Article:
Nevertheless, as I said, Canada is only in a position of relative strength in the global economy and the global economy is entering a period that world leaders have concluded is as dire as anything we have faced in many decades. We have been affected and will be further affected, particularly given that our closest neighbour and largest trading partner is the epicentre of the financial earthquake and global slowdown.

The collapse of the sub-prime mortgage market in the United States set off shockwaves around the world, paralyzed international credit markets, caused bank failures in New York and London and financial crises in countries like Iceland and Hungary, and resulted in extreme gyrations in stock and commodity markets, and plummeting consumer spending in the hardest-hit countries, including the U.S.

As a consequence, our investments have suffered. Our property values have softened and some of our export markets have already contracted. But since this crisis began over a year ago, we have been moving decisively to counteract its effect. Our early fiscal stimulus in the form of long-term reductions in consumer, personal and business taxes have bolstered domestic spending and improved our attractiveness for investment.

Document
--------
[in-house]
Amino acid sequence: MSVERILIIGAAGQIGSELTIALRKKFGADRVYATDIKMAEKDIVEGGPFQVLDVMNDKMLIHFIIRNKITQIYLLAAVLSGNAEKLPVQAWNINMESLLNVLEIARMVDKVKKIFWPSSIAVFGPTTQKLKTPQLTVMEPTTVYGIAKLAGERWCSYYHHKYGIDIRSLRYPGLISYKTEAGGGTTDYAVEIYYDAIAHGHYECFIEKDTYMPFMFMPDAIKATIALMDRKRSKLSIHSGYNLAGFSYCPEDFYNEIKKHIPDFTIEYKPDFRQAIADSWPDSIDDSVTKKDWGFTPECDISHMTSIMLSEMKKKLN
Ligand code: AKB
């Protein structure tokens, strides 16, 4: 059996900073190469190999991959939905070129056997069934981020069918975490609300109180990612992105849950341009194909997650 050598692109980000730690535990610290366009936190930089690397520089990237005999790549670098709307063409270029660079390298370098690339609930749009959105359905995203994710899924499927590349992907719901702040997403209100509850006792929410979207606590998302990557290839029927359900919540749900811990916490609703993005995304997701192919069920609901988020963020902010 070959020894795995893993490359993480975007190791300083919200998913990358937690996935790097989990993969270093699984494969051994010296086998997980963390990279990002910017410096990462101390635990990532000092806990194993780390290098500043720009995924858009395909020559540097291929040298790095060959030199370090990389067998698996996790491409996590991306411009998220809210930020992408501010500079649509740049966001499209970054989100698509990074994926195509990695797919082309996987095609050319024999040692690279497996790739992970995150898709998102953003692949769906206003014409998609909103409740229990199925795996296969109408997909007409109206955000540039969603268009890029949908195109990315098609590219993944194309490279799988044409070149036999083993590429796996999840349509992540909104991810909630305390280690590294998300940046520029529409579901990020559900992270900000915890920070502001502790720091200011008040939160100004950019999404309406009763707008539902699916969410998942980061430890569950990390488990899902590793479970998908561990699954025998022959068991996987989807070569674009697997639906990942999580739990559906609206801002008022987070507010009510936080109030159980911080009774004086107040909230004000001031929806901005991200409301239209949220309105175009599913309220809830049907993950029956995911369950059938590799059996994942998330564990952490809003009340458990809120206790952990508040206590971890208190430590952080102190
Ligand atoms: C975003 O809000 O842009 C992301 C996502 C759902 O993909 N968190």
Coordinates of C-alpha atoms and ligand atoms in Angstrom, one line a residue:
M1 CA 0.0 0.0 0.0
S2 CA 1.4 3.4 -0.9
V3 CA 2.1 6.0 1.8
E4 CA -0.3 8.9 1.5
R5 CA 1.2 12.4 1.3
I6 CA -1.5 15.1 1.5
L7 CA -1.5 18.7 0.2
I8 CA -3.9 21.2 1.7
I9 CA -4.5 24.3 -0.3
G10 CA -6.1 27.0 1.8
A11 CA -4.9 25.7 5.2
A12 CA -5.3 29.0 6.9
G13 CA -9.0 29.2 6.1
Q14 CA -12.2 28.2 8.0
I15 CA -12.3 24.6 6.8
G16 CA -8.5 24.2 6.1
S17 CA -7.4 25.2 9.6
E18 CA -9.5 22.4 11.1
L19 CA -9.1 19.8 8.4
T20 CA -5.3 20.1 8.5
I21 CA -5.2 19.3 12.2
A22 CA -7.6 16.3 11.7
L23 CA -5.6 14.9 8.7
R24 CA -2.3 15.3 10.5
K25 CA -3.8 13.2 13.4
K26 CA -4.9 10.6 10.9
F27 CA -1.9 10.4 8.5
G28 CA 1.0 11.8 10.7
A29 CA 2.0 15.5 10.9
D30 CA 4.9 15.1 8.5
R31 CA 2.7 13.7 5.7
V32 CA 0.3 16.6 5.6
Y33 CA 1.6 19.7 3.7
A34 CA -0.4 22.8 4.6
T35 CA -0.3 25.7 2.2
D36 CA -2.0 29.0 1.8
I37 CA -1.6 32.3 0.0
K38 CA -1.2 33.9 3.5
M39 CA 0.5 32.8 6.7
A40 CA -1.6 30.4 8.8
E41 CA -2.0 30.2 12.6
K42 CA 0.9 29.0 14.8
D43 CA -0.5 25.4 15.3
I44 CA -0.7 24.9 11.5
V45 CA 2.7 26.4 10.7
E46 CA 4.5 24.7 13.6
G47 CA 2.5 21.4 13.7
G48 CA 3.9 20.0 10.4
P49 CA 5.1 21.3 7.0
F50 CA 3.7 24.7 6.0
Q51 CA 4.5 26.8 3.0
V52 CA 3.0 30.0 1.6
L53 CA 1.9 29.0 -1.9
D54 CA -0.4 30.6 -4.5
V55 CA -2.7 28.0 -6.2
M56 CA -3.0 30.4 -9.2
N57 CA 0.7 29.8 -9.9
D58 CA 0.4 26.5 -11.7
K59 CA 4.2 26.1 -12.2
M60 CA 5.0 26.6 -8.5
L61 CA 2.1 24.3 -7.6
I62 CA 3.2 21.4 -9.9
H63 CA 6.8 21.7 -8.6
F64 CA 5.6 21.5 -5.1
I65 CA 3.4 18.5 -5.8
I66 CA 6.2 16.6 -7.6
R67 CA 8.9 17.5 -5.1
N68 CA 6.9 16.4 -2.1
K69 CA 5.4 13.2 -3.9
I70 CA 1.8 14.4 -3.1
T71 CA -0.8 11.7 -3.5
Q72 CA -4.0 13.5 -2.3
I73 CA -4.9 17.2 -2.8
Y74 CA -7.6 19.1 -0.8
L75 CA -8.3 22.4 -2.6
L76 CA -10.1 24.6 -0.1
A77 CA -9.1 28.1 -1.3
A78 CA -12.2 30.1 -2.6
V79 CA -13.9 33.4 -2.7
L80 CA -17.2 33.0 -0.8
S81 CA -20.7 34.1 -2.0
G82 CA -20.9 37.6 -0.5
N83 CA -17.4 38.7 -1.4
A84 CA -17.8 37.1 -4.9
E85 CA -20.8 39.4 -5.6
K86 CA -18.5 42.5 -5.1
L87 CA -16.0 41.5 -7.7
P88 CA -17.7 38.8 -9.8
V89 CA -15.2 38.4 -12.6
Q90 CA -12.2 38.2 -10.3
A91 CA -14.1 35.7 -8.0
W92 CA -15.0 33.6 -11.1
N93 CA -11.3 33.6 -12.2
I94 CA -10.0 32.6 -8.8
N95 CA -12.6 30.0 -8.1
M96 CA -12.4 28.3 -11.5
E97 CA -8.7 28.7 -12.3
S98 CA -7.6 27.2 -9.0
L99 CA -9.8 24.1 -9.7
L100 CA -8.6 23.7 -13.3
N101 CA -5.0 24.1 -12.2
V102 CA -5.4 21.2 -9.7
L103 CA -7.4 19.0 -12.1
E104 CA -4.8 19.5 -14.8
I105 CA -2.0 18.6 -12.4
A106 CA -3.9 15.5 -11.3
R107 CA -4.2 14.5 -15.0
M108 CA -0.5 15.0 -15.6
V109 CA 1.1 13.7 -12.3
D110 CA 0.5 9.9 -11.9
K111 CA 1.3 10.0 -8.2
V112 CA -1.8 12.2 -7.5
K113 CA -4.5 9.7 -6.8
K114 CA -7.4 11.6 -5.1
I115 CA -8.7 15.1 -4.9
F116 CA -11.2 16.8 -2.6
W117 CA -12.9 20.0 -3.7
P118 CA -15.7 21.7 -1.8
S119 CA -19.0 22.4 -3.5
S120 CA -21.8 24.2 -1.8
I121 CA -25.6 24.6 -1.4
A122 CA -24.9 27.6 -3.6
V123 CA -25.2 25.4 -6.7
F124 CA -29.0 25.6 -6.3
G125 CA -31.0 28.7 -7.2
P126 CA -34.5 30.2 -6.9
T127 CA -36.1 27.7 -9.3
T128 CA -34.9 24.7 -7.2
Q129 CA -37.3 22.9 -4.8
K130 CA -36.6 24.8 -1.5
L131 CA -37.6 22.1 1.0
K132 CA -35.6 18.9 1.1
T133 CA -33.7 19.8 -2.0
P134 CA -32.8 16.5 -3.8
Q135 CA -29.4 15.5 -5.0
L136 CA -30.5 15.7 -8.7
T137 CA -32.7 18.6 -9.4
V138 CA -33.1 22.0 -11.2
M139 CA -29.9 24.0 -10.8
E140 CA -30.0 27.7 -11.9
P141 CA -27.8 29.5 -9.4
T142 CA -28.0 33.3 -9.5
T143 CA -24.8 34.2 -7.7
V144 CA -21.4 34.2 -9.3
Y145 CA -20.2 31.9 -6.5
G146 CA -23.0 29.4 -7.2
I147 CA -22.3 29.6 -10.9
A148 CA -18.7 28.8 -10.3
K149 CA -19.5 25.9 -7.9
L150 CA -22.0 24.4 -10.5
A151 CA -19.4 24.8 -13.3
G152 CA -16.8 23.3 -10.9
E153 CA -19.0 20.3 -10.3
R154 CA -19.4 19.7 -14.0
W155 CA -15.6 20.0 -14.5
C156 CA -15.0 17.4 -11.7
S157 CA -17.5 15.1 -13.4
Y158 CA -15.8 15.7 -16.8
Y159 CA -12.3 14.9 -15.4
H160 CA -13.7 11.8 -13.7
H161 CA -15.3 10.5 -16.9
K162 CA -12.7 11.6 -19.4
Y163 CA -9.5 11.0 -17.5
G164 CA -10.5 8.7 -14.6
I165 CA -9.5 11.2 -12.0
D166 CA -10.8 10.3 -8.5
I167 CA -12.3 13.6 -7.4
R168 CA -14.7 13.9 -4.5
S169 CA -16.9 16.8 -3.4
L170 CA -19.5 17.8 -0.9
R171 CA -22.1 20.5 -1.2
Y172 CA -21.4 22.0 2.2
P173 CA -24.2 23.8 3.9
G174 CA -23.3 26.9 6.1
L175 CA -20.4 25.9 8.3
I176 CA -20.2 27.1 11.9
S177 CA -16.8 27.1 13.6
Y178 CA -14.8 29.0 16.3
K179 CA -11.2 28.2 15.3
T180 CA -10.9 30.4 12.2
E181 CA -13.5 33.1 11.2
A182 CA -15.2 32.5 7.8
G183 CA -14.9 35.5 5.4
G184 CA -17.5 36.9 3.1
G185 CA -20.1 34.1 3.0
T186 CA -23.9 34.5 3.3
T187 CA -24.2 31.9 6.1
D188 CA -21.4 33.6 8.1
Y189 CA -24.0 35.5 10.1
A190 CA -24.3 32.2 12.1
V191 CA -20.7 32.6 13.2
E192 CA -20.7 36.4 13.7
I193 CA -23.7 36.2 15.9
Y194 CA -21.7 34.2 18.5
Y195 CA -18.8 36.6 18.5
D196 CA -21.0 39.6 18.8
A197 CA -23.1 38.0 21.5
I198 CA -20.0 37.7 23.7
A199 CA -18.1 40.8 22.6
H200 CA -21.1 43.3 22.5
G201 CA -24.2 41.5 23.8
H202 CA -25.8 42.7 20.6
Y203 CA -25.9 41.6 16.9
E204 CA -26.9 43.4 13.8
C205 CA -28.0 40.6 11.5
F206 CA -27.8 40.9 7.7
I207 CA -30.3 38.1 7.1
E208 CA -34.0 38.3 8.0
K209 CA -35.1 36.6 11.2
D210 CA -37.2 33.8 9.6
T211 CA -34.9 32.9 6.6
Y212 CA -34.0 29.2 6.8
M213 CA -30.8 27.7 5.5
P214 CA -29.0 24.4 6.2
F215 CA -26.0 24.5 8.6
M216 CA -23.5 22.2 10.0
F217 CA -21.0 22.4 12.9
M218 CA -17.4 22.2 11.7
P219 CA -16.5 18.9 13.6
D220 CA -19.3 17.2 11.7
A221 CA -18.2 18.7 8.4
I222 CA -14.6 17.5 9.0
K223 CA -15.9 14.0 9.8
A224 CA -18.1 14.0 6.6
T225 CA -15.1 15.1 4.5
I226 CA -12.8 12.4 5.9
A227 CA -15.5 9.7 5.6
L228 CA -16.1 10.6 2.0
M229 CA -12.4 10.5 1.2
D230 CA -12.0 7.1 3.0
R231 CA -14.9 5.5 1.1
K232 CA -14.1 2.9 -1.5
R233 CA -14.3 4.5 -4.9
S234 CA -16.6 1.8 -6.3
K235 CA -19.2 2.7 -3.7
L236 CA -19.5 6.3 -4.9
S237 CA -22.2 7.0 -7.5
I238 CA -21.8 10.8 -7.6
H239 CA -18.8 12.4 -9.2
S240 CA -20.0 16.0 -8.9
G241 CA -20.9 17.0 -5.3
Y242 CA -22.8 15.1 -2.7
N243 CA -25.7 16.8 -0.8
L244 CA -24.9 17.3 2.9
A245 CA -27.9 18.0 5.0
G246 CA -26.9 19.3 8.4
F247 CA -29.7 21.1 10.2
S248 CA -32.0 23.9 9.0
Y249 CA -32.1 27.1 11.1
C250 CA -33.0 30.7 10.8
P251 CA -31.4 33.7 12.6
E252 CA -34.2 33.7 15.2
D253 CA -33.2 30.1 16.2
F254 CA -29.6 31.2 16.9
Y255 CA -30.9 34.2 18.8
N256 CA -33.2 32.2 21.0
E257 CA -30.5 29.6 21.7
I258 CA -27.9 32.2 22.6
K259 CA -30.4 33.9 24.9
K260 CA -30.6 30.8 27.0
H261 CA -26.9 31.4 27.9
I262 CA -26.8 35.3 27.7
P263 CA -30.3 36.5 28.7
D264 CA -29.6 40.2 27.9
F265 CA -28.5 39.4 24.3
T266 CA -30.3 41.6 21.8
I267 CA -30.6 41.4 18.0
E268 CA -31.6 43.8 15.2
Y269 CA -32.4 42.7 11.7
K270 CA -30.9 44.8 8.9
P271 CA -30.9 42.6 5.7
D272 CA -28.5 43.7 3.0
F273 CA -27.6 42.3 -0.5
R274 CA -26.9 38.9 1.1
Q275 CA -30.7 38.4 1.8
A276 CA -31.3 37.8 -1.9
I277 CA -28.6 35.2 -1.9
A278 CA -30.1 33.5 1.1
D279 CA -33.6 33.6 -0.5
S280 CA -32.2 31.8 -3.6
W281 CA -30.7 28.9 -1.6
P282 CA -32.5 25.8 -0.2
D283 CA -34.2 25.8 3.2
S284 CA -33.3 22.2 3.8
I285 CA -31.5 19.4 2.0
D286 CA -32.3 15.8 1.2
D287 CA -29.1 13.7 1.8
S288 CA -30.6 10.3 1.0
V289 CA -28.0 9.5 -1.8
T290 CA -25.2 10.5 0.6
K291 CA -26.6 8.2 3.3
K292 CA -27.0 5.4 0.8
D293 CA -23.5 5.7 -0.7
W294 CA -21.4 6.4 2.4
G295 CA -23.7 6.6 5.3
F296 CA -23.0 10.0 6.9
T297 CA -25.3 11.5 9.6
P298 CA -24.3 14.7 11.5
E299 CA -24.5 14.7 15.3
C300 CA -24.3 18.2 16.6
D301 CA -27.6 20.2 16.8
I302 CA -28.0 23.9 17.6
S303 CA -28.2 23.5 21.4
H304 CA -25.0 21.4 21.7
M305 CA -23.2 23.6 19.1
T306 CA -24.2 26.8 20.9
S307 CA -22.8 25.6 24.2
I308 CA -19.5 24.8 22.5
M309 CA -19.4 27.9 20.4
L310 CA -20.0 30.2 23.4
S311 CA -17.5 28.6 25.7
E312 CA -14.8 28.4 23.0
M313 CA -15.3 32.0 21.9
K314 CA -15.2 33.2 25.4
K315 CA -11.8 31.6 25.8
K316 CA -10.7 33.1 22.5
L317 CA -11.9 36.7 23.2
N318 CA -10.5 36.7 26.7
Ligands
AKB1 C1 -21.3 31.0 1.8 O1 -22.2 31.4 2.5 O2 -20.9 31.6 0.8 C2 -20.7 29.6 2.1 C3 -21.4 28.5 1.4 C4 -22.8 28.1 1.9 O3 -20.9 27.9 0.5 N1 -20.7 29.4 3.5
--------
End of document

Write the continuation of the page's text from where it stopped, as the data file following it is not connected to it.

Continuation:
Our legislation strengthening the Bank of Canada’s ability to provide liquidity for our domestic credit markets has been essential. And to guard against the
U.S.-style real estate implosion, we acted to limit mortgage terms and establish minimum down payments.

Due to these actions, when the global crisis deepened this fall, Canada has been able to avoid some of the riskier and more expensive actions other governments were forced to take.

For example, we have not had to spend billions of dollars to buy into or bail out crumbling financial institutions. Instead, in Canada we have maintained stability through carefully targeted commercial interventions designed to preserve the inherent strength of our banking sector and to help it maintain liquidity and provide credit.